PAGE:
The Man From U.N.C.L.E. sanitizes the sixties and strips it of life

The Man From U.N.C.L.E. (hereafter written without those infernal full stops), Guy Ritchie’s film adaptation of the TV show of the same name, revels in its sixties setting.  But with its obsession with beautiful people, beautiful cars and beautiful locations, it loses the filthy underbelly that made authentic sixties films so attractive.

From the title sequence and the opening shots, it’s clear that The Man From UNCLE wants to capture a distinctively sixties aesthetic.  The title sequence educates younger viewers about the recent history of the Cold War in a style reminiscent of a Saul Bass advertising pitch.  Scenes are colour-corrected to look like old Kodachrome stills come to life.  It’s all very clever and makes you want to go back and rewatch the early seasons of Mad Men.  Sixties style remains intoxicating.  Or, at least, what we remember of sixties style is intoxicating.

What we think of now as “sixties style” is the feelgood foam floating atop a bitter and cloudy mixture.

It’s easy to forget that there was more to the sixties than Cary Grant’s perfect hair, James Bond’s gleaming Aston Martin DB4, and The Italian Job’s race through the gorgeous Alps.  The sixties also gave us the sexual trauma of Hitchcock’s Marnie, the psychological and political confusion of The Ipcress File, and the sullen detective work of Bullitt.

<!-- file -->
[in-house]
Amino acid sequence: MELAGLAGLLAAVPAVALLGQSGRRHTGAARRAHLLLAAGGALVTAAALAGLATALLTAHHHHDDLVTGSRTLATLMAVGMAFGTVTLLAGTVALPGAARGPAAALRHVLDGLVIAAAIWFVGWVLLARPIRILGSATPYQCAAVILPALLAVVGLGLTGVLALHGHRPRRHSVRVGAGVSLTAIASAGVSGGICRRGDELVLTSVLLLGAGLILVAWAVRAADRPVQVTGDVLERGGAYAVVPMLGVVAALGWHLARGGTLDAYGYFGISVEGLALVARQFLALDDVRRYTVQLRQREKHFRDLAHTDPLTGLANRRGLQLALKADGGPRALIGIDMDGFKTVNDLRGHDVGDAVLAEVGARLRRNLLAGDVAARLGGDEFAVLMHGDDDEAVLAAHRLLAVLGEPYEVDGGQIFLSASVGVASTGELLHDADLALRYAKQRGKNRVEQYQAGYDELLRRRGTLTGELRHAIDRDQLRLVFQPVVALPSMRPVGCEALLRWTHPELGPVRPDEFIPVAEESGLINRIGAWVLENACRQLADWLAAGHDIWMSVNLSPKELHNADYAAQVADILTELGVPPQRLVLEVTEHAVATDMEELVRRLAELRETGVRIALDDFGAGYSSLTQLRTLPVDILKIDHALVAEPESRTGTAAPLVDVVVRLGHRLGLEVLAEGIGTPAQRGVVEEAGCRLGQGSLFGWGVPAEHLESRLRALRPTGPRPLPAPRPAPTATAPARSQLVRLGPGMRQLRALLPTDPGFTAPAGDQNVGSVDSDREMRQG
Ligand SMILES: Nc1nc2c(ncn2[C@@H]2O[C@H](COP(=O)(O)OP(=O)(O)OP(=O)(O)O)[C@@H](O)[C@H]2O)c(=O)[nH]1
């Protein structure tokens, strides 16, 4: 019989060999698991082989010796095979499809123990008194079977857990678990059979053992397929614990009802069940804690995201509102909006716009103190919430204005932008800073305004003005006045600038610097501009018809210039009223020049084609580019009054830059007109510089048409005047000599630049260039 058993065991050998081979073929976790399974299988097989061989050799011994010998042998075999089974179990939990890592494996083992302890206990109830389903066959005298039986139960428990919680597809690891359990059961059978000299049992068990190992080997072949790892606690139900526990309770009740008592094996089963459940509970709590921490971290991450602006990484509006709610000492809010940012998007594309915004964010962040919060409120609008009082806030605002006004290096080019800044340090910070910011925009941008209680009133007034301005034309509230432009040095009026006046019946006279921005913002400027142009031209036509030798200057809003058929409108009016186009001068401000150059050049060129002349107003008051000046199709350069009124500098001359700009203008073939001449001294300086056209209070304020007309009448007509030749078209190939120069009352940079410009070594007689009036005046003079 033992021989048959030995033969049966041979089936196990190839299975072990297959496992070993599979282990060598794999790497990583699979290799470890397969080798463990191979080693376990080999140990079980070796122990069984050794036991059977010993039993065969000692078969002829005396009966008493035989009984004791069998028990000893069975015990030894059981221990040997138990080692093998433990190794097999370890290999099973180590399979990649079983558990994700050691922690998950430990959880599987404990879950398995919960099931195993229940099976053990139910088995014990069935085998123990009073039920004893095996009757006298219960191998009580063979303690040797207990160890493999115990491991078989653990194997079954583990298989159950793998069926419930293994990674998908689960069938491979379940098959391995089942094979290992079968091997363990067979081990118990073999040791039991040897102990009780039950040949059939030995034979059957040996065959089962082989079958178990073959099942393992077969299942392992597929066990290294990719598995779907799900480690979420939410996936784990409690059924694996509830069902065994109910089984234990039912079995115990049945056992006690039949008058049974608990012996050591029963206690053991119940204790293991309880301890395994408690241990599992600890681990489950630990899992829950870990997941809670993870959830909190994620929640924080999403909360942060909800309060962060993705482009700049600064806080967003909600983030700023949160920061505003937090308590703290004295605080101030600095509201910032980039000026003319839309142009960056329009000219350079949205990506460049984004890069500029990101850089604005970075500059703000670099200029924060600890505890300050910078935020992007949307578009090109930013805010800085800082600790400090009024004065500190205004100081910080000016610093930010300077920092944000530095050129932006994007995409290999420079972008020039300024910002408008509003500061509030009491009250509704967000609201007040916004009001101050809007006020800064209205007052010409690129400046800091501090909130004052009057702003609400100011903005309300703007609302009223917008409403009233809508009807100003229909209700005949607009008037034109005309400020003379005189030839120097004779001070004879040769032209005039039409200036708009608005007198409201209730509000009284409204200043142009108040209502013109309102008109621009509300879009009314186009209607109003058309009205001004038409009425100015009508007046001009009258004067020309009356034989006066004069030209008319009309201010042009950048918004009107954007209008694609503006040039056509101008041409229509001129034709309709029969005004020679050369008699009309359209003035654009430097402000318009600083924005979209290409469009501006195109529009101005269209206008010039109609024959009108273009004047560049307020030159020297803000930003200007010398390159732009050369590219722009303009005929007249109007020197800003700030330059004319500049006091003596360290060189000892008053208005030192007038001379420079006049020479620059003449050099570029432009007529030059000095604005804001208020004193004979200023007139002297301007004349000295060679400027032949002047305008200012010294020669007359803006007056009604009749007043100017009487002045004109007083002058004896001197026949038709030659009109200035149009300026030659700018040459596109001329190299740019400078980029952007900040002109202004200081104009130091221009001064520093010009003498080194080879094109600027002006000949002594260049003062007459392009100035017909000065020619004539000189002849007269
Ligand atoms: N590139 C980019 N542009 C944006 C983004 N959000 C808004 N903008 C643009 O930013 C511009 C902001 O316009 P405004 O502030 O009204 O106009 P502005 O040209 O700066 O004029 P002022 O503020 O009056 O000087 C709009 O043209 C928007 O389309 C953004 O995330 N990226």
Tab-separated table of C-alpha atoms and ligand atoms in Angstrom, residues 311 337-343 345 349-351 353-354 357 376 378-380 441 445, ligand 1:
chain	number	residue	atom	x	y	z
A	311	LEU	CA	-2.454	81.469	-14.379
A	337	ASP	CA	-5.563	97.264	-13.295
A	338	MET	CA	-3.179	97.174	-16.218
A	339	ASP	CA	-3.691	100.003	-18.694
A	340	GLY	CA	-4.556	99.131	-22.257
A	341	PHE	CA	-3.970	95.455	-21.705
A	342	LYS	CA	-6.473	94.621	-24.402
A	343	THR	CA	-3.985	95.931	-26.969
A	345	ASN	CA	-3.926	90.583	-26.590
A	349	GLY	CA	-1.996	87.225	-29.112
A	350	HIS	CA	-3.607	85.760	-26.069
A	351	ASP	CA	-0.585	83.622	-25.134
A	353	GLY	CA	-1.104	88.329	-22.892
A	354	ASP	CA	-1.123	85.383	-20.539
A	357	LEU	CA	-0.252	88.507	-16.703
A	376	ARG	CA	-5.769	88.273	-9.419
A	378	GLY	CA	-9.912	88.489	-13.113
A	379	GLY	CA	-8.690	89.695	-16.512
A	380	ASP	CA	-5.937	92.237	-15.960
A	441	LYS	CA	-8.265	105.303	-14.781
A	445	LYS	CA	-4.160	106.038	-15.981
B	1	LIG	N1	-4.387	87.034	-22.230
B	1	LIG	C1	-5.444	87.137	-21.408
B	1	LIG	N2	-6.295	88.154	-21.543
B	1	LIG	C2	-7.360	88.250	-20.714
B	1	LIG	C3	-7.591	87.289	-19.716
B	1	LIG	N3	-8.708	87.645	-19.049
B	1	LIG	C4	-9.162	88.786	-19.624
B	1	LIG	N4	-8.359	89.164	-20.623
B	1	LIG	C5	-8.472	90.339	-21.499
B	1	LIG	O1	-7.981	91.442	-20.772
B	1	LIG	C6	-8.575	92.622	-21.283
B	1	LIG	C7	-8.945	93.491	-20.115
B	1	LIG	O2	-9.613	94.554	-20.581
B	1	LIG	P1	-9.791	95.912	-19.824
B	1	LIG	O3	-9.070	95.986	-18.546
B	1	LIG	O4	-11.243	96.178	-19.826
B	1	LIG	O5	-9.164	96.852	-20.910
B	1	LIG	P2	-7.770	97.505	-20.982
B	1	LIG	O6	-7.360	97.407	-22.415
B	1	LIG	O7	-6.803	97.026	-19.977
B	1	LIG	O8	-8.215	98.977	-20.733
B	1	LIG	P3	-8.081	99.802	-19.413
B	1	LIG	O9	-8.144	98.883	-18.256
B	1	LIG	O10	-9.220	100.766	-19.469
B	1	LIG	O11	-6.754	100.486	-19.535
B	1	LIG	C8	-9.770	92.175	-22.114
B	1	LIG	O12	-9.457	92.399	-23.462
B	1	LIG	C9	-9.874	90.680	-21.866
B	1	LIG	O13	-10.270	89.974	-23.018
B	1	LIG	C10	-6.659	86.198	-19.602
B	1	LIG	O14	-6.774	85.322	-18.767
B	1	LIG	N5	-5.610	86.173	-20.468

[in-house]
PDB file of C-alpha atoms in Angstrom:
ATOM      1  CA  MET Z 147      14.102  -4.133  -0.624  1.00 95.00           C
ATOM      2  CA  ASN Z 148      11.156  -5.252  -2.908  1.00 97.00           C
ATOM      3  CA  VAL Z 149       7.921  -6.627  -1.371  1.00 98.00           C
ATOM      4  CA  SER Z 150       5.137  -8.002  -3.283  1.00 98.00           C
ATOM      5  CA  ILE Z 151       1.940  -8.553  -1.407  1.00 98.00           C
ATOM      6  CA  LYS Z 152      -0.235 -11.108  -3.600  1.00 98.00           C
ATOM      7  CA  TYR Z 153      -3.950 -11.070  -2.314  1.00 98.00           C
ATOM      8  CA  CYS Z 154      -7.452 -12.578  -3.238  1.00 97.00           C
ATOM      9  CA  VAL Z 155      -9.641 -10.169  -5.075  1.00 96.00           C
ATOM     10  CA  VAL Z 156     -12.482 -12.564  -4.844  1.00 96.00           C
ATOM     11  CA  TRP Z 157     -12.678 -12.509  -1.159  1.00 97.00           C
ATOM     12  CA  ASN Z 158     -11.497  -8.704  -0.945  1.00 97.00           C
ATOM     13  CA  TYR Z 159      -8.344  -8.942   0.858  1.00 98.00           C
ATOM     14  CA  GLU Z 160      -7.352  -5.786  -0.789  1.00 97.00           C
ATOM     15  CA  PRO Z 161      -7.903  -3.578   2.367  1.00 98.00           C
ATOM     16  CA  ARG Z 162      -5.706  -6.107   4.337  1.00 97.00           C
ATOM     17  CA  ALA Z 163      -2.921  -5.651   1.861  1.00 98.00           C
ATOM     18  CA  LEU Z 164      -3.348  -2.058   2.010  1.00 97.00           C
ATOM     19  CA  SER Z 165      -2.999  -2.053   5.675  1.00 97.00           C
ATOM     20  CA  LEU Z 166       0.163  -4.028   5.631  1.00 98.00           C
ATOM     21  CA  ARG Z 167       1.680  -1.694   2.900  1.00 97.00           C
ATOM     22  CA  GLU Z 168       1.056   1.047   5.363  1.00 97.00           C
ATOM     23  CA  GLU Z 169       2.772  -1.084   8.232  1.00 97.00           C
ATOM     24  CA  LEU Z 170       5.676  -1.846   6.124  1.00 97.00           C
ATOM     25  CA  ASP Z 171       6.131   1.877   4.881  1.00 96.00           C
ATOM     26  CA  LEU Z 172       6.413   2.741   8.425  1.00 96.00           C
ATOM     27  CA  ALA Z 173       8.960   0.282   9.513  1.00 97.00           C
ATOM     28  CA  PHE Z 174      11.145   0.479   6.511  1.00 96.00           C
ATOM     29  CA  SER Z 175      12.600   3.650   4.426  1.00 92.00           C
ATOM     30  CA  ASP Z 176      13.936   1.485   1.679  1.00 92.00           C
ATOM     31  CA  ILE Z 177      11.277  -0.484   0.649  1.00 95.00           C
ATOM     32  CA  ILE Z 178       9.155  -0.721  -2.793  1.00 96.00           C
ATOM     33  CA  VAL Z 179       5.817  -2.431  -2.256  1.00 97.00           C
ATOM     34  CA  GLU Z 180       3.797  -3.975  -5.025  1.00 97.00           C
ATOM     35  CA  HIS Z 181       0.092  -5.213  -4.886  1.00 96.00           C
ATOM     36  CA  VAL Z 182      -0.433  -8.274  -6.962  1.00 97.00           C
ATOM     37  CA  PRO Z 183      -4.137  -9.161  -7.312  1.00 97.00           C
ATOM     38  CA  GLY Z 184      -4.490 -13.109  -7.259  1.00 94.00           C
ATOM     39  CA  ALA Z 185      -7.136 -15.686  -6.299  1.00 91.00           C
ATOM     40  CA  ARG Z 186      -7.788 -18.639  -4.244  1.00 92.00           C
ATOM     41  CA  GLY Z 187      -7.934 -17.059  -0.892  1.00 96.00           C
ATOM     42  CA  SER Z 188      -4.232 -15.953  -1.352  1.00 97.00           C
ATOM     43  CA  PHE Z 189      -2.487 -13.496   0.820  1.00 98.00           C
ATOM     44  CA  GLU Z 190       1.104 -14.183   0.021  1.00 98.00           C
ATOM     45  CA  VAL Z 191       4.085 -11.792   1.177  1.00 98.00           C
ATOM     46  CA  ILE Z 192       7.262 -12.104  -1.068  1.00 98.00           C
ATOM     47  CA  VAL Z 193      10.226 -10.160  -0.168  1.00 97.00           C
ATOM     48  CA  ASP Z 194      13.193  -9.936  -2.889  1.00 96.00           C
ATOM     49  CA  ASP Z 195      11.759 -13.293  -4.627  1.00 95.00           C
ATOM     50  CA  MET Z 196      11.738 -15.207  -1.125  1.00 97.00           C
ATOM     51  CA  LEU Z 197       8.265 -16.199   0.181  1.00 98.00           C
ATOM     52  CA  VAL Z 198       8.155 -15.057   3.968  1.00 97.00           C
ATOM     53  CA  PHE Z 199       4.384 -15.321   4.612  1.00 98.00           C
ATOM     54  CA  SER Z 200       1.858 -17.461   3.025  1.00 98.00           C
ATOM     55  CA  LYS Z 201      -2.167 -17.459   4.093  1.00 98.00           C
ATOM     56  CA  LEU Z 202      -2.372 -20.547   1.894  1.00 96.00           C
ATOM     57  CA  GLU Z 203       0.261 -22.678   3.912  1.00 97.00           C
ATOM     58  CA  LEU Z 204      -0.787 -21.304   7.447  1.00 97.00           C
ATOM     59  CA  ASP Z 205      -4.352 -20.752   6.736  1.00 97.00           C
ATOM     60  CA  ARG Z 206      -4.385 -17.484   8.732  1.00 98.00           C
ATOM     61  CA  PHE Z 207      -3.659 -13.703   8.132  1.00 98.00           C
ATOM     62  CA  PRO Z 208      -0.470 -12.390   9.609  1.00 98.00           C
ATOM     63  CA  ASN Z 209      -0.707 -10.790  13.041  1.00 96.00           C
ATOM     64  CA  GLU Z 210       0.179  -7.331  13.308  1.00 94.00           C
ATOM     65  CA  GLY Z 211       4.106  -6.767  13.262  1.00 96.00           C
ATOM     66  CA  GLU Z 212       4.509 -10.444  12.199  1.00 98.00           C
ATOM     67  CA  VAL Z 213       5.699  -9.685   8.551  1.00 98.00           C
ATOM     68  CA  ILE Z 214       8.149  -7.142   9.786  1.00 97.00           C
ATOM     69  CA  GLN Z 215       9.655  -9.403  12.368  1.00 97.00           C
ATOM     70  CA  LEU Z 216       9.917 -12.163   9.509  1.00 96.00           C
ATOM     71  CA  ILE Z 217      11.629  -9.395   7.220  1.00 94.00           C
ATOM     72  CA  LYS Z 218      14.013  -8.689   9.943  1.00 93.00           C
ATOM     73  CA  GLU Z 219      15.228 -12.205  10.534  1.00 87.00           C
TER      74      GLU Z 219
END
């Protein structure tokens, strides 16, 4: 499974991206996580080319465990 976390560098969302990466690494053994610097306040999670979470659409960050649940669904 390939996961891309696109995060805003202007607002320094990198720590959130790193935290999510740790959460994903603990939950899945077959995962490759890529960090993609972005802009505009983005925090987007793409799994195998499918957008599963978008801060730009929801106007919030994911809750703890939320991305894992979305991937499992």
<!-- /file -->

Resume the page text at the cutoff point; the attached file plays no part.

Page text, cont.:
Literally everything wrong with The Man From U.N.C.L.E. - a feast of beautiful people wearing amazing clothes staring at a gorgeous car.
Literally everything wrong with The Man From U.N.C.L.E. – nothing but beautiful people wearing amazing clothes staring at a gorgeous car.

What we think of now as “sixties style” is the feelgood foam floating atop a bitter and cloudy mixture.  So many excellent films were made in the sixties that mixed the decade’s fascination with sun, sex, celebrity and style, with the insanity of the Cold War’s nuclear militarism, the mundane reality behind the flashy exploits of spies and policemen, the often troubling consequences of the sexual revolution, and paranoia that the foreign enemy – or your own people – are out to get you.

It’s a version of the sixties where the civil rights movement was never needed

The Man From UNCLE has none of that.  It gives us a world without oppression, without paperwork, without malfunction.  It’s a version of the sixties where the civil rights movement was never needed and the Cold War was just a friendly disagreement among friends.  It’s a trip through a 1960s-themed amusement park where the people are always happy, the music is always upbeat, and the only risk is that they won’t have your favourite flavour of ice cream.  The Man From UNCLE is a spy thriller without danger.  I smiled all the way through, but the best sixties thrillers also make you frown, gasp and recoil.

I can only take so many chiselled jawlines, cute hats and perfectly shaped bottoms before wanting to see someone struggle with what life throws their way.  The sixties wasn’t an amusement park ride.  We should stop fantasising that it was.

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